Passionate Proclamations With Gilbert Gottfried The legendary stand-up discusses "crossing the line" in comedy. Then, in his signature voice, he whispers sweet nothings into your ear in a game about famous romances throughout history.
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Passionate Proclamations With Gilbert Gottfried

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Passionate Proclamations With Gilbert Gottfried

OPHIRA EISENBERG, HOST:

Welcome back to ASK ME ANOTHER, NPR and WNYC's hour of trivia, puzzles and word games. I'm Ophira Eisenberg and our VIP - you know him from the Comedy Central roasts. He's the voice of the parrot Iago in "Aladdin." He's appeared on dozens of reality competitions and, of course, he's known for a famous telling of "The Aristocrats." Please welcome comedian Gilbert Gottfried.

(APPLAUSE)

EISENBERG: Welcome to ASK ME ANOTHER. Your first standup act was when you were 15 years old. At what club?

GILBERT GOTTFRIED: I was at The Bitter End.

EISENBERG: Oh, yeah.

(APPLAUSE)

EISENBERG: Was it a comedy night?

GOTTFRIED: It was called Hootenanny night. And it was like you just sign your name there and whatever you did. If you did sword swallowing - most of them were folk singers.

EISENBERG: 15-year-old Gilbert Gottfried, and what was your act like?

GOTTFRIED: I did mainly impressions. It's like Boris Karloff and Humphrey Bogart. Even back then my act was dated.

(LAUGHTER)

EISENBERG: But you've made a name for yourself as a comedian who, you know, pushes the envelope, crosses the line, says the things that shouldn't be said. So do you think that, like - you've been doing comedy for, whatever, four decades - are people more sensitive now than they were, you know, in the '80s, lets say?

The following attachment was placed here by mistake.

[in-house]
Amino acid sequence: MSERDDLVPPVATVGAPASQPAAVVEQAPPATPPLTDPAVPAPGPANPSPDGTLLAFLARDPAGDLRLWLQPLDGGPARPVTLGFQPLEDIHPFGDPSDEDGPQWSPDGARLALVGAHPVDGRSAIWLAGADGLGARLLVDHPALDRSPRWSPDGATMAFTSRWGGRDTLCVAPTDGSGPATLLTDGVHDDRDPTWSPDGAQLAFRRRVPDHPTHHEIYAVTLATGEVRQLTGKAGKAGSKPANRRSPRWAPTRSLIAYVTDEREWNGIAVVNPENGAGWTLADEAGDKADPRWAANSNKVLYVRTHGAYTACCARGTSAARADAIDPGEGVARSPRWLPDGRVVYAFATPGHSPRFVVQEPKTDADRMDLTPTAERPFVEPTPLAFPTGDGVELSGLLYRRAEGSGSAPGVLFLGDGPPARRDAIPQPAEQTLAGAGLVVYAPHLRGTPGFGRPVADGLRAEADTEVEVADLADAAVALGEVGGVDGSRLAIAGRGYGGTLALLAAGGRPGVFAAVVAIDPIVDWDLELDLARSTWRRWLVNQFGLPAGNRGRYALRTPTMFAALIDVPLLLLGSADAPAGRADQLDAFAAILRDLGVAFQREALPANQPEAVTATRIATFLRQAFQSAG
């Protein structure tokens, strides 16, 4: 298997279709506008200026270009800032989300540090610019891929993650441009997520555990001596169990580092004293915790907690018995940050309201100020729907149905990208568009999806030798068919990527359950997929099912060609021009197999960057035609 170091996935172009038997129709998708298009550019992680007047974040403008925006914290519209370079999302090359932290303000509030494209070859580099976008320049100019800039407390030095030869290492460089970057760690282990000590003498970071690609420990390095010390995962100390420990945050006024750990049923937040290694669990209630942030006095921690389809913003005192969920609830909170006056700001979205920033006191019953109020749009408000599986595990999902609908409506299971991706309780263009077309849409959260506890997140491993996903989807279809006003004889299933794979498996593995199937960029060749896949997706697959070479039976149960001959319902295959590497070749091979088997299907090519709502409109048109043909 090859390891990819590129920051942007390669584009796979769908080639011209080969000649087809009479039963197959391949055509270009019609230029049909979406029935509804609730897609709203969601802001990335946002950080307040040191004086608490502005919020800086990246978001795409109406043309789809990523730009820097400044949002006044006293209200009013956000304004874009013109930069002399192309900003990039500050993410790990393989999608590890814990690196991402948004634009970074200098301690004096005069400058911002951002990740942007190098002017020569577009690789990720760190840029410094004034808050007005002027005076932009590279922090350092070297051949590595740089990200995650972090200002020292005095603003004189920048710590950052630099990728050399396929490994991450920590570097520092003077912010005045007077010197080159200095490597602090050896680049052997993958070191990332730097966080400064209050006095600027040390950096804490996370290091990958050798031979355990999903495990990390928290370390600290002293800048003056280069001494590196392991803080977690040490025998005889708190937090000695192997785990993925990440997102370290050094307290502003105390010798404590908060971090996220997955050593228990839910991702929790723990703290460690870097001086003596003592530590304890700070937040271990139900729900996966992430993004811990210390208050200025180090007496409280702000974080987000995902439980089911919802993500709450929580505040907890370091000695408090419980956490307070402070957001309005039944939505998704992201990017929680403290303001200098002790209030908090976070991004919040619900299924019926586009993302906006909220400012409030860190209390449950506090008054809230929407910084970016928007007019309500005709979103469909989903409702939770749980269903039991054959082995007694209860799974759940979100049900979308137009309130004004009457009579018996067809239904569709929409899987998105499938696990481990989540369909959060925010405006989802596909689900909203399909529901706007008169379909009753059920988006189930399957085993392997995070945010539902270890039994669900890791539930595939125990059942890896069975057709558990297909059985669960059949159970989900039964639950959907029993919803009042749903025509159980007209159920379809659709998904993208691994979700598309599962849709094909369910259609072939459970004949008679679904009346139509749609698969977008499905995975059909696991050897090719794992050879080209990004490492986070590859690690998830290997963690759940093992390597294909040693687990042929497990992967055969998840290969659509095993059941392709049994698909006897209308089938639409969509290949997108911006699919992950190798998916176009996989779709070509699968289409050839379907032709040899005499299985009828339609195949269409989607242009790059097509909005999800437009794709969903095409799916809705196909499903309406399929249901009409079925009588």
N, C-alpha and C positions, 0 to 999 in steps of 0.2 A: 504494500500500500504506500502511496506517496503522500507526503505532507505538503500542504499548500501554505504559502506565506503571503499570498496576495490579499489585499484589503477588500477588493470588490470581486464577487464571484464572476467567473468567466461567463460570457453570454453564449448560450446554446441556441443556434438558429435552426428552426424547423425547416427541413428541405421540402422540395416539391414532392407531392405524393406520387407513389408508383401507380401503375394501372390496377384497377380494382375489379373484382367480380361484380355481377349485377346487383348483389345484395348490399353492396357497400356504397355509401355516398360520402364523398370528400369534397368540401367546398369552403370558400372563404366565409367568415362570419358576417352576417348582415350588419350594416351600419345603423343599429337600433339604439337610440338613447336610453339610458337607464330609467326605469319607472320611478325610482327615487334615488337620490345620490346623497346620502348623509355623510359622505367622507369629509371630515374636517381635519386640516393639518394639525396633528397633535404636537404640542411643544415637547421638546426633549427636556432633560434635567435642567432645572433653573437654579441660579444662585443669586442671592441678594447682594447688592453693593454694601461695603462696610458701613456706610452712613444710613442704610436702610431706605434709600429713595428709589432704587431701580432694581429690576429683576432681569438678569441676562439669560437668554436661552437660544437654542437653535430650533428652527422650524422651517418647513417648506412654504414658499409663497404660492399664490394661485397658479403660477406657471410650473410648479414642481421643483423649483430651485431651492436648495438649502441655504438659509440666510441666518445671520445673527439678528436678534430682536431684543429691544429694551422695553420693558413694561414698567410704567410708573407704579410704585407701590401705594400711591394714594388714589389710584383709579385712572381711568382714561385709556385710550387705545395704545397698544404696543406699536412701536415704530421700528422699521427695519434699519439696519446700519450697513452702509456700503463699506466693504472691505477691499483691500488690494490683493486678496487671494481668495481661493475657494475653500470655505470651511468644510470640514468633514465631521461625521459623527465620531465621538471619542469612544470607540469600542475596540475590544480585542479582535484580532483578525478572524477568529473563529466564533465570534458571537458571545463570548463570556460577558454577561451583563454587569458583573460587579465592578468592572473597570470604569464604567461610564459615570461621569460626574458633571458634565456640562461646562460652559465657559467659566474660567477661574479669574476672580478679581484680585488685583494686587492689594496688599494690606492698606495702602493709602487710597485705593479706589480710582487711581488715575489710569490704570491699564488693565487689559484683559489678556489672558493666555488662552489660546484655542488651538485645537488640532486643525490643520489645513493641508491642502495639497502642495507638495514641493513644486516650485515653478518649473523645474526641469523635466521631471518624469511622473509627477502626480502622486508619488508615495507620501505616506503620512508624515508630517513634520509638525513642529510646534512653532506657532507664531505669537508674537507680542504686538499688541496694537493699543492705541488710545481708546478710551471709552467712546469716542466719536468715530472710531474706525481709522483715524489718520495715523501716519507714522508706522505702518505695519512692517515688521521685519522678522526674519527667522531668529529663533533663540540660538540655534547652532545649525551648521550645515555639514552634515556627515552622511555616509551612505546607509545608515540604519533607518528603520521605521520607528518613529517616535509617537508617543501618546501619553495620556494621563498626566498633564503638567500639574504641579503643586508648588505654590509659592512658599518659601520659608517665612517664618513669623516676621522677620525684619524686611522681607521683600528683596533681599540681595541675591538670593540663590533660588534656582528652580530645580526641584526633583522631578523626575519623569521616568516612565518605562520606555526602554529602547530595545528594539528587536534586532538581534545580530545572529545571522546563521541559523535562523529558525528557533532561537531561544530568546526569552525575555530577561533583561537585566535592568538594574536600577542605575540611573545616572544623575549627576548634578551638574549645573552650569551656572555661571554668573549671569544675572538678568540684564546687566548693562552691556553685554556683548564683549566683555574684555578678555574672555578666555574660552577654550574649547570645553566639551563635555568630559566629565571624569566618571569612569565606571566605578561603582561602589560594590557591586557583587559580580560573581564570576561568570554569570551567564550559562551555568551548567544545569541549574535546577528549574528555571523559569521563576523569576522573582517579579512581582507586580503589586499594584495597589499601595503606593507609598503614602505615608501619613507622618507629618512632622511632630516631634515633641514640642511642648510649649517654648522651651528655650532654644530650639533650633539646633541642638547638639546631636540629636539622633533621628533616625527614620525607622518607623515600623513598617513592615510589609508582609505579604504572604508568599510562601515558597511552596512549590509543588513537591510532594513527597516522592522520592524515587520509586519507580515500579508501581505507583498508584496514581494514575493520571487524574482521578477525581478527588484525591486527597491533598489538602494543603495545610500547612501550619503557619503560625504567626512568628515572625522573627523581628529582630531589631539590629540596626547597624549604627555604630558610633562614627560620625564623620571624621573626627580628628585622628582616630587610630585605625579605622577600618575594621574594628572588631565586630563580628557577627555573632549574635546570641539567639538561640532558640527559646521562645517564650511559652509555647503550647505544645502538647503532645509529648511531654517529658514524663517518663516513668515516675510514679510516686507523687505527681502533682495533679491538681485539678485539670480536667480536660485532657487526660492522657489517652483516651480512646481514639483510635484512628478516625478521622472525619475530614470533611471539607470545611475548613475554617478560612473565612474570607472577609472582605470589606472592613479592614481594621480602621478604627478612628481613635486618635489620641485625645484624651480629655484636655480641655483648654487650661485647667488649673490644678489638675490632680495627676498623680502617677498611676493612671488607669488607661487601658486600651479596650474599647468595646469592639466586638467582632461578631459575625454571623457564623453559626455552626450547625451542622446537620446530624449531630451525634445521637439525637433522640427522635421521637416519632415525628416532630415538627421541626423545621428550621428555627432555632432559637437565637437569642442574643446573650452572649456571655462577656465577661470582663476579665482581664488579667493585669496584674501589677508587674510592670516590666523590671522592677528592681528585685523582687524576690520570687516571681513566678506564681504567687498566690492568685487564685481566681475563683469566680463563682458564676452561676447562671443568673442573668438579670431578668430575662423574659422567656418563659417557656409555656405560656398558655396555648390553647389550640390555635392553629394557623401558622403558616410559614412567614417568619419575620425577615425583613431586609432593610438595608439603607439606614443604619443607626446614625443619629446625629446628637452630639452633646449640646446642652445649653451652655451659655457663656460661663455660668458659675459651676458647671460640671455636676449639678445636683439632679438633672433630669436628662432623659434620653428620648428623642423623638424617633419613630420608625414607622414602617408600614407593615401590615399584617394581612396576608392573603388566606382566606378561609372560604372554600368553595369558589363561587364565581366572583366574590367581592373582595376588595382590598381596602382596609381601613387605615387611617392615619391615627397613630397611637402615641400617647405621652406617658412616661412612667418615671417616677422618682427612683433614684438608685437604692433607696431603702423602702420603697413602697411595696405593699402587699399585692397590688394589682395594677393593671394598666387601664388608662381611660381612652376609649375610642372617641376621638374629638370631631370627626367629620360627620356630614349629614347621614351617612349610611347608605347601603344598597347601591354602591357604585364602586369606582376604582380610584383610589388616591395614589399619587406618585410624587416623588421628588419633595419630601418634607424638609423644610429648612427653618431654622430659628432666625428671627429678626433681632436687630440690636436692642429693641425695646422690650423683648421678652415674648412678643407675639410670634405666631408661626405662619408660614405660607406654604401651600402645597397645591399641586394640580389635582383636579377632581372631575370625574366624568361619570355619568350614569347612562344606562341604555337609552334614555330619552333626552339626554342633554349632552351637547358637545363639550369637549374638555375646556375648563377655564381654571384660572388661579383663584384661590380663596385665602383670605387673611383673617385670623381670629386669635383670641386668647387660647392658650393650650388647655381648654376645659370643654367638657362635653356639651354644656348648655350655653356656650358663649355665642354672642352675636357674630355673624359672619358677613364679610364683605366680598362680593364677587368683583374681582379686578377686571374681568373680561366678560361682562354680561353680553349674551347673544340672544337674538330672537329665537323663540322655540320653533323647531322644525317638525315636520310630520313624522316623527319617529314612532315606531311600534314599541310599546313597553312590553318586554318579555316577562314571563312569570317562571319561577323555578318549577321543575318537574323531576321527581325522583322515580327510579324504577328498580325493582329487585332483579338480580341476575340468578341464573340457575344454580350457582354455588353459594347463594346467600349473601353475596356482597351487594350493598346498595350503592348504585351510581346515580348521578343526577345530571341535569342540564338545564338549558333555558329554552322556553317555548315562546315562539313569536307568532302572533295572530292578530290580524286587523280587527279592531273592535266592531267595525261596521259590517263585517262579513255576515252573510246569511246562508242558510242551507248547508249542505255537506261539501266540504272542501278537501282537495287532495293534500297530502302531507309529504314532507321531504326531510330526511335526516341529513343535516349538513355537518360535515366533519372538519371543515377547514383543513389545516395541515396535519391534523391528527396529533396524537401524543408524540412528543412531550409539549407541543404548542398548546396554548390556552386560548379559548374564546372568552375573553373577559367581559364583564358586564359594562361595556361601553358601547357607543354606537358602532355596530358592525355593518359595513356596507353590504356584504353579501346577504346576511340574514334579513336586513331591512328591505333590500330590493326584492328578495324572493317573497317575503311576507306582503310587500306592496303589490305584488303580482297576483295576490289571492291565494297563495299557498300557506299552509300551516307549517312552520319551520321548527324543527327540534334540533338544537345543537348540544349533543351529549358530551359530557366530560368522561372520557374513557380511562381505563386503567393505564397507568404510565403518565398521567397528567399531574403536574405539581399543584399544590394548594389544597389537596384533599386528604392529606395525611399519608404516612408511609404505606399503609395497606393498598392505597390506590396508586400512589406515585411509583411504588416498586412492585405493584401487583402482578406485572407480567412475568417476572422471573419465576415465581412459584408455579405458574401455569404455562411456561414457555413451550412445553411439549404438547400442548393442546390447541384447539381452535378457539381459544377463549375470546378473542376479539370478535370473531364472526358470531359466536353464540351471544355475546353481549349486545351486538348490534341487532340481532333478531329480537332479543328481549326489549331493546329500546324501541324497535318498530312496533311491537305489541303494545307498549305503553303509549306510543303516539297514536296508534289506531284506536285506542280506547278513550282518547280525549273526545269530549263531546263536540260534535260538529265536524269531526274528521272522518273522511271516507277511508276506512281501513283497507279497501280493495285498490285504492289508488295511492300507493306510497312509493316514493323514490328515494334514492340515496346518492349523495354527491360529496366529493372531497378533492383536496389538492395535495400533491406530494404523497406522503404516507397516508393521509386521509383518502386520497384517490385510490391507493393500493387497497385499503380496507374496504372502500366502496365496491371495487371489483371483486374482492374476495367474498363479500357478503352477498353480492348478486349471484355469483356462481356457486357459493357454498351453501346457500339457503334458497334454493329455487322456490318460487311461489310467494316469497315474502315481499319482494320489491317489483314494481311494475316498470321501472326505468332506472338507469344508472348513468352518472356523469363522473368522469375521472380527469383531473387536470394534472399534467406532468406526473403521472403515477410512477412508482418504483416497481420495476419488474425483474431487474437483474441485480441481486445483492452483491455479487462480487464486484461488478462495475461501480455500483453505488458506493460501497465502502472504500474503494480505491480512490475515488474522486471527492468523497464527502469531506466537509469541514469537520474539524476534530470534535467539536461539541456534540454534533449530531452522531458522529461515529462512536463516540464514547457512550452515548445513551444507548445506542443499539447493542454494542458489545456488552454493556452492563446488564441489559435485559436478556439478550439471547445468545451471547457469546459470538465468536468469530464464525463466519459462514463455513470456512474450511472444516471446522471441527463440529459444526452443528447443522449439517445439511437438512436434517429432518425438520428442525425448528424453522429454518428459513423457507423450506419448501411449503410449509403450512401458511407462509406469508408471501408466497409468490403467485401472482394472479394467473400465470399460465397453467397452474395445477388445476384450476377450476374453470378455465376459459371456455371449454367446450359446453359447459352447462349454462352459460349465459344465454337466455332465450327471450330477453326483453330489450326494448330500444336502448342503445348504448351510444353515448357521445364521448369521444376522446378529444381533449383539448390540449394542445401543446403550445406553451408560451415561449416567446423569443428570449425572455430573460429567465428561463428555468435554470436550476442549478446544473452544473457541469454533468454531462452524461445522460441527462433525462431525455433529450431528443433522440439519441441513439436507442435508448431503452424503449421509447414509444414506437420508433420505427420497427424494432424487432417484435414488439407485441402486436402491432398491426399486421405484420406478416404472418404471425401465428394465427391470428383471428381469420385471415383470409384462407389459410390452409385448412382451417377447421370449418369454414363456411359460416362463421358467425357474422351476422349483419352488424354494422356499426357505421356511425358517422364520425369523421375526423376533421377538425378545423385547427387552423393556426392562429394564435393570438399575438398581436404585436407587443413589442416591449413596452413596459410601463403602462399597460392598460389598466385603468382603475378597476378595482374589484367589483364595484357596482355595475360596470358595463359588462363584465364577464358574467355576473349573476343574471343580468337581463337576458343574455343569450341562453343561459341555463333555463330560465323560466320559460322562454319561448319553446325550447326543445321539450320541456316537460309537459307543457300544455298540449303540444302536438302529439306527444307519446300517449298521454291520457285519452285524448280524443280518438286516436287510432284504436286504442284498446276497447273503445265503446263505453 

GOTTFRIED: Well, nowadays I feel like every joke should come with a set of instructions. That like if you think the joke is funny, laugh and if you don't think the joke is funny, don't laugh. Like, you know, it's gotten a little crazy. Everyone, every, like - now when you say a joke, you have to apologize right afterwards.

EISENBERG: And do you think comedians should apologize?

GOTTFRIED: No, no. It's like I think an audience, like, when they go to a horror movie or get on a roller coaster, they want that feeling like they're going to die and then get off and everything's OK. And I think when they see a comic, they want to feel like something bad could happen. And with me something bad is happening...

(LAUGHTER)

GOTTFRIED: Because they've spent money to see me. When they say ladies and gentlemen, Gilbert Gottfried, they'll go well, that's a bad thing.

(LAUGHTER)

GOTTFRIED: This can't be good.

EISENBERG: Too soon, you know, the idea of saying a joke - making a joke right after a tragedy - you have done that quite often. Do you think any material is off-limits?

GOTTFRIED: No. Yeah, I just do it. Every time something pops in my head, I think twice about it and I do it anyway.

(APPLAUSE)

EISENBERG: So let's talk about a moment that was partially caught on television and then lives forever on the Internet. And of course, everyone in the audience that was there enjoyed it. You were doing a roast of Hugh Hefner. And why don't you explain to us - I'll let you tell the story of what happened.